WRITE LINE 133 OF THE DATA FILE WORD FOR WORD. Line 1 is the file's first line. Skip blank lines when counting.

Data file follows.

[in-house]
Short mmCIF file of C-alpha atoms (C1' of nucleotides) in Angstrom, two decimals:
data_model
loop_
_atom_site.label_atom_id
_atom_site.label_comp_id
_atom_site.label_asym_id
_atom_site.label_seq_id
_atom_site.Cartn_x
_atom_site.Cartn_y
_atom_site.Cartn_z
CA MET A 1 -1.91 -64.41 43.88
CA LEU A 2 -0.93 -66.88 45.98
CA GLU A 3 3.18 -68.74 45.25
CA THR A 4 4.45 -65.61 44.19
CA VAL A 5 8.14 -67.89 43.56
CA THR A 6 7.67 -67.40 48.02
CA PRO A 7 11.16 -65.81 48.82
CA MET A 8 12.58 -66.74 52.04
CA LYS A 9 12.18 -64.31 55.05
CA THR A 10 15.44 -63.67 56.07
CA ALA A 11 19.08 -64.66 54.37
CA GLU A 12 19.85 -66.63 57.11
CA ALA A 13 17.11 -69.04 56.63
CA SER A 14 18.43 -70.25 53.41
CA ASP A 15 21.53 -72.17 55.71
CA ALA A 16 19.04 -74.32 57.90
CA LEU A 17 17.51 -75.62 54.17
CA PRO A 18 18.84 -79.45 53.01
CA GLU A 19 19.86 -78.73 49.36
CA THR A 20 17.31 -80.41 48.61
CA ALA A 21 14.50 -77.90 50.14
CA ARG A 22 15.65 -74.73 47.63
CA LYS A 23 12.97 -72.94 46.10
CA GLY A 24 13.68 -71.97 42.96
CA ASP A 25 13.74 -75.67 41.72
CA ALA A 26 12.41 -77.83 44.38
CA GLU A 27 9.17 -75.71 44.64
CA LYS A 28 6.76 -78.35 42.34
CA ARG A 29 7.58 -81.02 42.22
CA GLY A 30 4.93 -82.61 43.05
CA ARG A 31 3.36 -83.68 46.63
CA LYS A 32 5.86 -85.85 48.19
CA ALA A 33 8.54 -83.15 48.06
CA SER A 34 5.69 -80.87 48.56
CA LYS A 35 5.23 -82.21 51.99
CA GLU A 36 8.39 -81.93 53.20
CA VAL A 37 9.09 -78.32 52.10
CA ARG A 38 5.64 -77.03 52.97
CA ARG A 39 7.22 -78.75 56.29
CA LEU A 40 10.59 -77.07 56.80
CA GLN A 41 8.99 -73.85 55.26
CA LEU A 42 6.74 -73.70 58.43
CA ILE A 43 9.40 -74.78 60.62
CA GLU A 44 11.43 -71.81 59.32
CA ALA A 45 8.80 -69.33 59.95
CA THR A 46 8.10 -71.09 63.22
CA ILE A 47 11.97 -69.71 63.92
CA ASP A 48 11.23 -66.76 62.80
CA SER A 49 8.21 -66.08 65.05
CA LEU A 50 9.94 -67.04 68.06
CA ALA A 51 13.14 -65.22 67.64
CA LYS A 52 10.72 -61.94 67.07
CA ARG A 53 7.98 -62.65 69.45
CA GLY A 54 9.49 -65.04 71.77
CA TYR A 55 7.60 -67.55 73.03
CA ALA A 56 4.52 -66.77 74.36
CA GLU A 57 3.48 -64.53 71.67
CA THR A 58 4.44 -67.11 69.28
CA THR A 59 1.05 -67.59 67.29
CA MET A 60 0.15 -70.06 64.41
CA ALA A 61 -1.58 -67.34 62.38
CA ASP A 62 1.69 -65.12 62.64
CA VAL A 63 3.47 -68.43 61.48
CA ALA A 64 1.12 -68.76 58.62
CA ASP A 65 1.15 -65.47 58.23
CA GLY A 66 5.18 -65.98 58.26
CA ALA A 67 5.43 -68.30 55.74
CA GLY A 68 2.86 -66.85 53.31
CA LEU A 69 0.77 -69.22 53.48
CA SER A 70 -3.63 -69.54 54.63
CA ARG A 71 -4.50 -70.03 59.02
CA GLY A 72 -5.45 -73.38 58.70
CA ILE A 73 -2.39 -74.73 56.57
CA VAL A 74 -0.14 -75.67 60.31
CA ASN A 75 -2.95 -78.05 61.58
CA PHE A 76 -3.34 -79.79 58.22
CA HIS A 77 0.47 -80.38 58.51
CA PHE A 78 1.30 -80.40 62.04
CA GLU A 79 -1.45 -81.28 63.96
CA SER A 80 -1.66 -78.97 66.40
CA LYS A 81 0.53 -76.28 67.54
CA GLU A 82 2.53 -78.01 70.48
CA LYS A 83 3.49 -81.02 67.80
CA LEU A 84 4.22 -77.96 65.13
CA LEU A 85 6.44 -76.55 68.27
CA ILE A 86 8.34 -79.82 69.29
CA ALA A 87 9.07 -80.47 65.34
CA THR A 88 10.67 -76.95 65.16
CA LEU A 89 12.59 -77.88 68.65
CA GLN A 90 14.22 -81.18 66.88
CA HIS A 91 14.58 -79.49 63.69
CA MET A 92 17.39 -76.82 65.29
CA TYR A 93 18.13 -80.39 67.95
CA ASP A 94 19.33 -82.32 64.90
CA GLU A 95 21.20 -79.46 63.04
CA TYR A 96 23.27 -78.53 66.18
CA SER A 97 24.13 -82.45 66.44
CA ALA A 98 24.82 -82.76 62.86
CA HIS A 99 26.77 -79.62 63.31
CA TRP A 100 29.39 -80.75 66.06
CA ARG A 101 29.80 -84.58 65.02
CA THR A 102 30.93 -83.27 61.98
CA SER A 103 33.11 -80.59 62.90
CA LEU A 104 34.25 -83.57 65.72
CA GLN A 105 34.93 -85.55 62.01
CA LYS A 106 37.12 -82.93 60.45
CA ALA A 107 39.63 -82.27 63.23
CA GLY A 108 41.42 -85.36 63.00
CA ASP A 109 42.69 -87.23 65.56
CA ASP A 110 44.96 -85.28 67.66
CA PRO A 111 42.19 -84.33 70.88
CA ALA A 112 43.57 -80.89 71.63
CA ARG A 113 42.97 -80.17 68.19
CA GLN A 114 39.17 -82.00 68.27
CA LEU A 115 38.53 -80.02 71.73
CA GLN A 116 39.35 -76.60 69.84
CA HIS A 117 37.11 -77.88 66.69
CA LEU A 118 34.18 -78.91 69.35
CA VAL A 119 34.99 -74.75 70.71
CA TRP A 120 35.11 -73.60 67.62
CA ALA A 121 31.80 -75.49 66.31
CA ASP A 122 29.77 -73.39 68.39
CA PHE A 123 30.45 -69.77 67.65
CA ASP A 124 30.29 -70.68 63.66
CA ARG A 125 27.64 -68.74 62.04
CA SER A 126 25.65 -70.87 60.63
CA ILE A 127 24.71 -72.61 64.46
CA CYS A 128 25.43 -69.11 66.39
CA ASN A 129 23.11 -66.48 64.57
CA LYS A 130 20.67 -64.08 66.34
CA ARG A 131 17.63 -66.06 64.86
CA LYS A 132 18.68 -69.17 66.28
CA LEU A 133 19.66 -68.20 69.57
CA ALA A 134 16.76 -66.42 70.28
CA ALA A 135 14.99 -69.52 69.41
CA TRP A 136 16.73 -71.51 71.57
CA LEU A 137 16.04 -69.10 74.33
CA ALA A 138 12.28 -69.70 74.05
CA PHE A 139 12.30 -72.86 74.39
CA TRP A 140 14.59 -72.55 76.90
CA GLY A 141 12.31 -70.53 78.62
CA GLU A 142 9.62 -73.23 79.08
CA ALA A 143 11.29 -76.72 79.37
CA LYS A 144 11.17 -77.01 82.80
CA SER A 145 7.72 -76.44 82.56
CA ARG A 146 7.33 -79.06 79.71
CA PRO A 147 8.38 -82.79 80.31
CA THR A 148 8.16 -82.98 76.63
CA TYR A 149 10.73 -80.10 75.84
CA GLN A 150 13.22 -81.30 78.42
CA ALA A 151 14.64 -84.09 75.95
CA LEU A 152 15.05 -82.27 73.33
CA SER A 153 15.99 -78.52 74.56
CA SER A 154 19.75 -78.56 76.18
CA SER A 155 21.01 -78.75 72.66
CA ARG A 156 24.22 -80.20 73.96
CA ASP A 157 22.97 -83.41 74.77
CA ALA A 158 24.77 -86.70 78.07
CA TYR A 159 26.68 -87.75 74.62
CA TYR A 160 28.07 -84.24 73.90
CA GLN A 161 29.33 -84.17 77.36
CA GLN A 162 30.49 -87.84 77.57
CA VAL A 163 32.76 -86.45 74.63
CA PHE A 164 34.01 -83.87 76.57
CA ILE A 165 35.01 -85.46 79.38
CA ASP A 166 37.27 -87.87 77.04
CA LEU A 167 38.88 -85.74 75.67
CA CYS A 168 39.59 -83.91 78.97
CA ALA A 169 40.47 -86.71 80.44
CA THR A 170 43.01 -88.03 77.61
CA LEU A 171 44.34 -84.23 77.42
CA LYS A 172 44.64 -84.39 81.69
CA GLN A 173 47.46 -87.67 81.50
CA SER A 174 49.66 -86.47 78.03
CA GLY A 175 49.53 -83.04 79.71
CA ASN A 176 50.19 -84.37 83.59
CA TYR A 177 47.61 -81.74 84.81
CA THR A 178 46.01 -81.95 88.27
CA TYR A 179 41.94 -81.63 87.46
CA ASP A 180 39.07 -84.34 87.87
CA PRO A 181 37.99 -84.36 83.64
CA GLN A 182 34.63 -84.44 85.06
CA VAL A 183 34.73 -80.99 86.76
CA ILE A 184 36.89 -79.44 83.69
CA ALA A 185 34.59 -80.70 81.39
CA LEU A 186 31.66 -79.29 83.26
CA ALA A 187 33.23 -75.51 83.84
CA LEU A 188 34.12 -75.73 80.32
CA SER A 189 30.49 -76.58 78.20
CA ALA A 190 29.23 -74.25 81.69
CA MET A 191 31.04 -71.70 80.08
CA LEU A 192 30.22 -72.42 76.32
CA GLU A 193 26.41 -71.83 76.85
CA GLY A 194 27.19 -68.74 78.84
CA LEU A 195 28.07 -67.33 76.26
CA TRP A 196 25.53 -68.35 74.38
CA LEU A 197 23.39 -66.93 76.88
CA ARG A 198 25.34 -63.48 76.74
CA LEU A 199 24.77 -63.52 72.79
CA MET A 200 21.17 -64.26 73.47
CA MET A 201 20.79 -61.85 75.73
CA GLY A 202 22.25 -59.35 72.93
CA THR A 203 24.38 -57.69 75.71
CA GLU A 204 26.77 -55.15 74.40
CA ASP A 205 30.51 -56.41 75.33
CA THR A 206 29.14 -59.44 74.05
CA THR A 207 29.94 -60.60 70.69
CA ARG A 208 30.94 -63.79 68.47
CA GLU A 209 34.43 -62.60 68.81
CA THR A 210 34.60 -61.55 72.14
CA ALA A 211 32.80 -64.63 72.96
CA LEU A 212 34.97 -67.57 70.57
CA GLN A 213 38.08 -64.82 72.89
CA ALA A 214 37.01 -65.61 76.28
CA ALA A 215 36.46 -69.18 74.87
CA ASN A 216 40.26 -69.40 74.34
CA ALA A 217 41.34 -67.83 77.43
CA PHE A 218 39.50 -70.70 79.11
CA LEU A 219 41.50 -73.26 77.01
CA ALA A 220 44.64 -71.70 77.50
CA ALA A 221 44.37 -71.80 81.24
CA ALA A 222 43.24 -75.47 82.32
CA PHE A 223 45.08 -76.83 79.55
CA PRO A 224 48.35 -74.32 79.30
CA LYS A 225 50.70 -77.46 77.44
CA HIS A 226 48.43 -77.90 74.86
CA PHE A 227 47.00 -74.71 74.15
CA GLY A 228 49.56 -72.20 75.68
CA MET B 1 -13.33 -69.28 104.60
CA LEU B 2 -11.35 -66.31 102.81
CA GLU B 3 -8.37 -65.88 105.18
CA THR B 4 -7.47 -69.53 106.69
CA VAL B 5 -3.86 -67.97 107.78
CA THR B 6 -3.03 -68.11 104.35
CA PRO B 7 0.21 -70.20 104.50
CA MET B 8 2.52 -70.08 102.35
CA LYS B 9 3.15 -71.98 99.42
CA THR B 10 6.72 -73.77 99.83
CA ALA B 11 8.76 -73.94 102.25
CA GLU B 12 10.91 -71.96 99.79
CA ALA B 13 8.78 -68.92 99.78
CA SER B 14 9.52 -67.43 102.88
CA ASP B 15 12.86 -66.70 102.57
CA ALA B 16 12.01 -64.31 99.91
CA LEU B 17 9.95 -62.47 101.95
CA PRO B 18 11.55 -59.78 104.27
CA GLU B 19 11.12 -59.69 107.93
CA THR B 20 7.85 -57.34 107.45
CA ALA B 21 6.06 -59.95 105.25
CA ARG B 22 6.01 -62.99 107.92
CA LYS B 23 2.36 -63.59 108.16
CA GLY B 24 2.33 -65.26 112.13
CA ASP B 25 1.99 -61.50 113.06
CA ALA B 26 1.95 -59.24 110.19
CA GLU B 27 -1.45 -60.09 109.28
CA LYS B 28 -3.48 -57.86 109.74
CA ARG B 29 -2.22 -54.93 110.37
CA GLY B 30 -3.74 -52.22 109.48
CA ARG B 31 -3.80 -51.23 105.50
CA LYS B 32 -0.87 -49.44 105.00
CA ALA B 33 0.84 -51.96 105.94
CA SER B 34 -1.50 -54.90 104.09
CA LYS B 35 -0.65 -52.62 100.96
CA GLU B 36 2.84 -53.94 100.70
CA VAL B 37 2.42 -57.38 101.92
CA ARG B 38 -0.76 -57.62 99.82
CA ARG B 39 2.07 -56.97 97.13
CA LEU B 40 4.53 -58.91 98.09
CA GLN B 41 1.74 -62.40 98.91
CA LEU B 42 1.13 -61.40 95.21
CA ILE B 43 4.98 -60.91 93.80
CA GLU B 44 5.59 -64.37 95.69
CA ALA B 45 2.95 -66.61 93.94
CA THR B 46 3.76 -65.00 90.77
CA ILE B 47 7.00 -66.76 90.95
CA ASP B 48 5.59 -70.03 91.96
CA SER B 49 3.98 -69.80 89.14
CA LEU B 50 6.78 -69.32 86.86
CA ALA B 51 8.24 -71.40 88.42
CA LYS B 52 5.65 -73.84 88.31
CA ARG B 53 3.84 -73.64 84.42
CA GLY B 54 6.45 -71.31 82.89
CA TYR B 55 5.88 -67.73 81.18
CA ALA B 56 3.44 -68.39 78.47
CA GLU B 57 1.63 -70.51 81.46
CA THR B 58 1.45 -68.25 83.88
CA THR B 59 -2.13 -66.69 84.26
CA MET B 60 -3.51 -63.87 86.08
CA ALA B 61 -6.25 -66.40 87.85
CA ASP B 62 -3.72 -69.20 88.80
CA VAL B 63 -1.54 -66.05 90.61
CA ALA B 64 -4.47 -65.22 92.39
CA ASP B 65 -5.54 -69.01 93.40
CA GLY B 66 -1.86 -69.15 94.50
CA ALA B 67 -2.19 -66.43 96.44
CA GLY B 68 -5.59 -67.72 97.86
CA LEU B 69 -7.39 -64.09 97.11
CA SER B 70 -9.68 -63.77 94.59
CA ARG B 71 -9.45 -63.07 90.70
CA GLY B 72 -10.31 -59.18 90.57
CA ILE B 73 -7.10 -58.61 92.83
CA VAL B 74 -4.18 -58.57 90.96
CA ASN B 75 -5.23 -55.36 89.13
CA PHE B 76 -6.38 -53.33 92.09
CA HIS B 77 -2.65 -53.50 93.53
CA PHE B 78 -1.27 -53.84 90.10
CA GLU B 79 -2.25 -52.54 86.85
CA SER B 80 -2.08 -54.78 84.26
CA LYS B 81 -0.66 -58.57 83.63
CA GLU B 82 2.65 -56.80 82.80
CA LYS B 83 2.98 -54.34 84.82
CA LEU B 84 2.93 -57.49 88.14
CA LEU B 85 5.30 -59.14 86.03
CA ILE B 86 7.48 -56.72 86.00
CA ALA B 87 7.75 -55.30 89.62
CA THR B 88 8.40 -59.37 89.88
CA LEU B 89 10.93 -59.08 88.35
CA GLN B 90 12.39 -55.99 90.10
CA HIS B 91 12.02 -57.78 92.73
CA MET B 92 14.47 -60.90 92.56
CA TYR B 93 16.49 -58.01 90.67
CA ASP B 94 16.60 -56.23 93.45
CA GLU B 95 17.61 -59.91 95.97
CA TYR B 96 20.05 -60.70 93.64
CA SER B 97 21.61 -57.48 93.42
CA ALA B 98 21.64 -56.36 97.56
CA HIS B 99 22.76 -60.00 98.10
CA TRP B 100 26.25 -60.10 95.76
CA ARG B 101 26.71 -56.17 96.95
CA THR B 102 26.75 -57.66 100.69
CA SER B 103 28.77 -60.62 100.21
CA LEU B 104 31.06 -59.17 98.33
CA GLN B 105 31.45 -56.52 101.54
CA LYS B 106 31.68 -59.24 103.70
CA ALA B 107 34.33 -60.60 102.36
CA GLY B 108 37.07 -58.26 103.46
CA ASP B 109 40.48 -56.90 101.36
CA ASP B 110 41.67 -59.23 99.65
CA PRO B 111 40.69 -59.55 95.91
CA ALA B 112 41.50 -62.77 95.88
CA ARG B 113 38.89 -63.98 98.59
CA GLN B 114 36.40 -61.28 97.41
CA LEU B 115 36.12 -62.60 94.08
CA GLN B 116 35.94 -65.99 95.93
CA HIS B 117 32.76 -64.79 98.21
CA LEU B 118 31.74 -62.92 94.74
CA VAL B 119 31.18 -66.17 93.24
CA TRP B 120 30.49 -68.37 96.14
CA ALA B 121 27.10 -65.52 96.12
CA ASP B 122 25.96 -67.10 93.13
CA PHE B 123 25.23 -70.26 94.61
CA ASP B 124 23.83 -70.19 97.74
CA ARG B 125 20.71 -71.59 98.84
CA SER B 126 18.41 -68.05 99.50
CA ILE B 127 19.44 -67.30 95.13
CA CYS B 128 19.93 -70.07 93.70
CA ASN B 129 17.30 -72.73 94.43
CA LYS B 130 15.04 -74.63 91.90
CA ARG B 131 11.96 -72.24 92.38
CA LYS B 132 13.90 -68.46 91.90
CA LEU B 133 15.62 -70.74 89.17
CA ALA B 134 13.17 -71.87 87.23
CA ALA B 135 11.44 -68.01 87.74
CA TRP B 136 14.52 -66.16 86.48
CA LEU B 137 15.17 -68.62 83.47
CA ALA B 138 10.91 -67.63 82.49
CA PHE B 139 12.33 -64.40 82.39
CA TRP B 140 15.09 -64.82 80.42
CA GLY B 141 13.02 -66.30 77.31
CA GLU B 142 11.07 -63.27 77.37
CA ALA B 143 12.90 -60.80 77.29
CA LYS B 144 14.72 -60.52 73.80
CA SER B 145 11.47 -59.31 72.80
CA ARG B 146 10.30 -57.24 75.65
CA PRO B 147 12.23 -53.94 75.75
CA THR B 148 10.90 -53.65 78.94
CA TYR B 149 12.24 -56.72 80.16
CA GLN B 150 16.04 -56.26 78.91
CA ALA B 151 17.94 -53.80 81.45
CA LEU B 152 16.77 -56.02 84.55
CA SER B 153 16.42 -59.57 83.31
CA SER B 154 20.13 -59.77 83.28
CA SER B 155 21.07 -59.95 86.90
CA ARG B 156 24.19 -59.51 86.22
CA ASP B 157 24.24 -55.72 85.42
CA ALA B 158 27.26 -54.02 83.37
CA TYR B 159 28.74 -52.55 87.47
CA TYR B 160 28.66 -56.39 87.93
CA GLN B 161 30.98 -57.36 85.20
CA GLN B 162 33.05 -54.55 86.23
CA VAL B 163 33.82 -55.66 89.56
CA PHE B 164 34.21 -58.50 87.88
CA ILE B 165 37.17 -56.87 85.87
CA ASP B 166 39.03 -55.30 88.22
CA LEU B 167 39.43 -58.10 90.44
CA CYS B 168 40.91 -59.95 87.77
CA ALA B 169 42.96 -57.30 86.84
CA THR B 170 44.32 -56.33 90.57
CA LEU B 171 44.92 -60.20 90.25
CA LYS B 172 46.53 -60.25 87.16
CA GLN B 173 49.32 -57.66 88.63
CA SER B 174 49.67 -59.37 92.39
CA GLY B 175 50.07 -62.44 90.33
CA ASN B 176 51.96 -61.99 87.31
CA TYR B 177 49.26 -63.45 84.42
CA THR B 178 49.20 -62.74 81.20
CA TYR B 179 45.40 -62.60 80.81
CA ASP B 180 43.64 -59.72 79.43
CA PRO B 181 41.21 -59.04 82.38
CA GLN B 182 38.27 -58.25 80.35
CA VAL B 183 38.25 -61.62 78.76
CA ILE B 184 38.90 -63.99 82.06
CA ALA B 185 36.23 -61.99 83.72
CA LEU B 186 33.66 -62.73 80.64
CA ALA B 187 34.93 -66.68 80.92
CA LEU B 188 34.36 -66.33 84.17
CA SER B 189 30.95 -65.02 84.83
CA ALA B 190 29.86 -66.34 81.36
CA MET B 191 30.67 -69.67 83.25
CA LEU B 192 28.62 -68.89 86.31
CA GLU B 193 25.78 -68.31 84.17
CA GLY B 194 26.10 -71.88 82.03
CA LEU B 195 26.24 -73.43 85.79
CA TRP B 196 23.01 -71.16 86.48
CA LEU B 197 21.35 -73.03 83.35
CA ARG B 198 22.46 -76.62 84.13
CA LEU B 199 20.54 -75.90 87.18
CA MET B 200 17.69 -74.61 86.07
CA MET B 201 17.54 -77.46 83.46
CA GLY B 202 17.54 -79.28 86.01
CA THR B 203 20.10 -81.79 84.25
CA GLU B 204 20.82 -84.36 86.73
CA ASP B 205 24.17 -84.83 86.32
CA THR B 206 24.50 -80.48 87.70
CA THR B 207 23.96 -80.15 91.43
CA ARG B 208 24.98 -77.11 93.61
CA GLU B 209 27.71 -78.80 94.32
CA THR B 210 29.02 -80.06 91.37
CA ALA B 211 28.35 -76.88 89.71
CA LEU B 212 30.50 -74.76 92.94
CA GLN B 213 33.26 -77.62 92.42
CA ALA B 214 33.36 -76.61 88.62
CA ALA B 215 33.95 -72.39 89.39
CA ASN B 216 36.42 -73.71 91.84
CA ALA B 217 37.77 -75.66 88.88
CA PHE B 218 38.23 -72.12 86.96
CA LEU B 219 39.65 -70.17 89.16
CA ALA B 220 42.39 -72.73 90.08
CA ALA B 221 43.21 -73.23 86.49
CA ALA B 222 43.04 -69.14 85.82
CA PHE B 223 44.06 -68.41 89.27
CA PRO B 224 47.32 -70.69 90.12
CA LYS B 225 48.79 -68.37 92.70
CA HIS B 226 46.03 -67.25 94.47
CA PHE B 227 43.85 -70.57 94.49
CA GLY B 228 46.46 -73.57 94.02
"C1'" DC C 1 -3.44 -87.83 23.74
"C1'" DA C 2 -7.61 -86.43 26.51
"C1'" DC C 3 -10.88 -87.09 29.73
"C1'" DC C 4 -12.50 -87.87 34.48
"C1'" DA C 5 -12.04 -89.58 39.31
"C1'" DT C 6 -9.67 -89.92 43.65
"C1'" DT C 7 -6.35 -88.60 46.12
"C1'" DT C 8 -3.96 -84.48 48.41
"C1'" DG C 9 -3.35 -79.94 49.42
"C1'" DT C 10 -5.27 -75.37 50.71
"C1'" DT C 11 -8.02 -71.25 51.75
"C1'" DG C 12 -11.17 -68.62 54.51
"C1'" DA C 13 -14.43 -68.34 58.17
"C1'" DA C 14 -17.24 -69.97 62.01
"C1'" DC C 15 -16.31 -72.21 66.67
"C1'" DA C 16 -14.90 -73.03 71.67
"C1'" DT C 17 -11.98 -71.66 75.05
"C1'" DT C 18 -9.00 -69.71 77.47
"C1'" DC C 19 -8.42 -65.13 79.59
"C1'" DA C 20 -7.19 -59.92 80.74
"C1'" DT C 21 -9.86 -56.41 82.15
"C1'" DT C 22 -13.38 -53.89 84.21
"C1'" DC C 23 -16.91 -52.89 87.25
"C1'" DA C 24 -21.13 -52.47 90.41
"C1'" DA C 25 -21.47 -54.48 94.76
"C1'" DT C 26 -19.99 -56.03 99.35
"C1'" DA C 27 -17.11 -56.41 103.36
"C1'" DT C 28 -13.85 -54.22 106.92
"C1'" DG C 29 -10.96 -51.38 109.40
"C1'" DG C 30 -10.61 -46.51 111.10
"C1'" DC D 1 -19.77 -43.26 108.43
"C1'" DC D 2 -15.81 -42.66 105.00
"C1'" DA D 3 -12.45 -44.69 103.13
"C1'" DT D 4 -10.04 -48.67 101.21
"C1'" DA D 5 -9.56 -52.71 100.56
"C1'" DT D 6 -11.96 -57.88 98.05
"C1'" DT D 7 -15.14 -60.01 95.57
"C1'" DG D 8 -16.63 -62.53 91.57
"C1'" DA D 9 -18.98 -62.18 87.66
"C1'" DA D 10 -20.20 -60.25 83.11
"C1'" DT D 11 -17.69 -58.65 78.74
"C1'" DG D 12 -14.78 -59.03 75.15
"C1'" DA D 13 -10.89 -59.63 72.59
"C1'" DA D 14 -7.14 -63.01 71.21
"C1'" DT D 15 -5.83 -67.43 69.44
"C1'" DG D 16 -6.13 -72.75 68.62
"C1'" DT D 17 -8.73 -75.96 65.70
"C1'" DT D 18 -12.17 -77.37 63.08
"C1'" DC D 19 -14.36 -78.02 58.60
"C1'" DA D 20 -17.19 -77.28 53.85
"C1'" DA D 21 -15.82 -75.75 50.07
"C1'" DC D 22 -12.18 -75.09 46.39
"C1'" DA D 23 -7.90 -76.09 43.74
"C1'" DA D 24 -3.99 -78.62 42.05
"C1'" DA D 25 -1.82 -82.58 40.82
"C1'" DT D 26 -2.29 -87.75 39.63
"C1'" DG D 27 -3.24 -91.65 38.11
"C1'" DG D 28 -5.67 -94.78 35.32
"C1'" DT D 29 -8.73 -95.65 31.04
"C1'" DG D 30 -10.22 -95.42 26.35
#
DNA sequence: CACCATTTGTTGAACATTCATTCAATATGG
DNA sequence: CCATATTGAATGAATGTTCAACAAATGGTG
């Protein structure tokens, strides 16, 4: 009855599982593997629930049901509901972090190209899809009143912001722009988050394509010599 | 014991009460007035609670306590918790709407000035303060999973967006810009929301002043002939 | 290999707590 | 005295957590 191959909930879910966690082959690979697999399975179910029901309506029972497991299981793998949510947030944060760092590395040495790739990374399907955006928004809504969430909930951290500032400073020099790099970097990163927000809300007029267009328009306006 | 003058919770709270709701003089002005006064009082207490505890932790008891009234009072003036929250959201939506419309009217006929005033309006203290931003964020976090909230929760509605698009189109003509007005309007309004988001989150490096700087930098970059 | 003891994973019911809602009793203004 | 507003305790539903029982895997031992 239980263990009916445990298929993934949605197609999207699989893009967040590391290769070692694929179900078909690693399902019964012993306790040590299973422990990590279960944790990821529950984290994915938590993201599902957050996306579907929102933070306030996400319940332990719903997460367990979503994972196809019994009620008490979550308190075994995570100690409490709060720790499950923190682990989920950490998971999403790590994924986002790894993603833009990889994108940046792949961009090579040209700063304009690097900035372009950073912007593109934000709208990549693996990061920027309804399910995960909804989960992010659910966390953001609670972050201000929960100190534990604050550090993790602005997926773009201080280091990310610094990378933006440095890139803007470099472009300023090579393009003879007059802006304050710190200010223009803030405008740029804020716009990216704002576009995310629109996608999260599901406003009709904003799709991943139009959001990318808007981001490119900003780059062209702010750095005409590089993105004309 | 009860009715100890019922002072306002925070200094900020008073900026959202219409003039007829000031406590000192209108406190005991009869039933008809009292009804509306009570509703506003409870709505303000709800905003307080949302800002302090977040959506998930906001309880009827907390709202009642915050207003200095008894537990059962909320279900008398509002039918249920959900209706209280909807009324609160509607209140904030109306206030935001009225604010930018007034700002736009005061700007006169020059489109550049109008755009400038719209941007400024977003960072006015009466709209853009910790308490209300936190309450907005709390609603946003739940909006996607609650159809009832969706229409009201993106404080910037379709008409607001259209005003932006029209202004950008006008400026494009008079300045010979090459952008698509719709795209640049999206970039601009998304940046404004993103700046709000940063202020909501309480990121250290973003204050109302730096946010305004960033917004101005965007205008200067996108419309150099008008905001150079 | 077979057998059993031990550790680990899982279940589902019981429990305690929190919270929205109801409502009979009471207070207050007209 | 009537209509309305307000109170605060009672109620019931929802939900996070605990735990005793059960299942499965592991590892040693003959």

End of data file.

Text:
CA ASP A 122 29.77 -73.39 68.39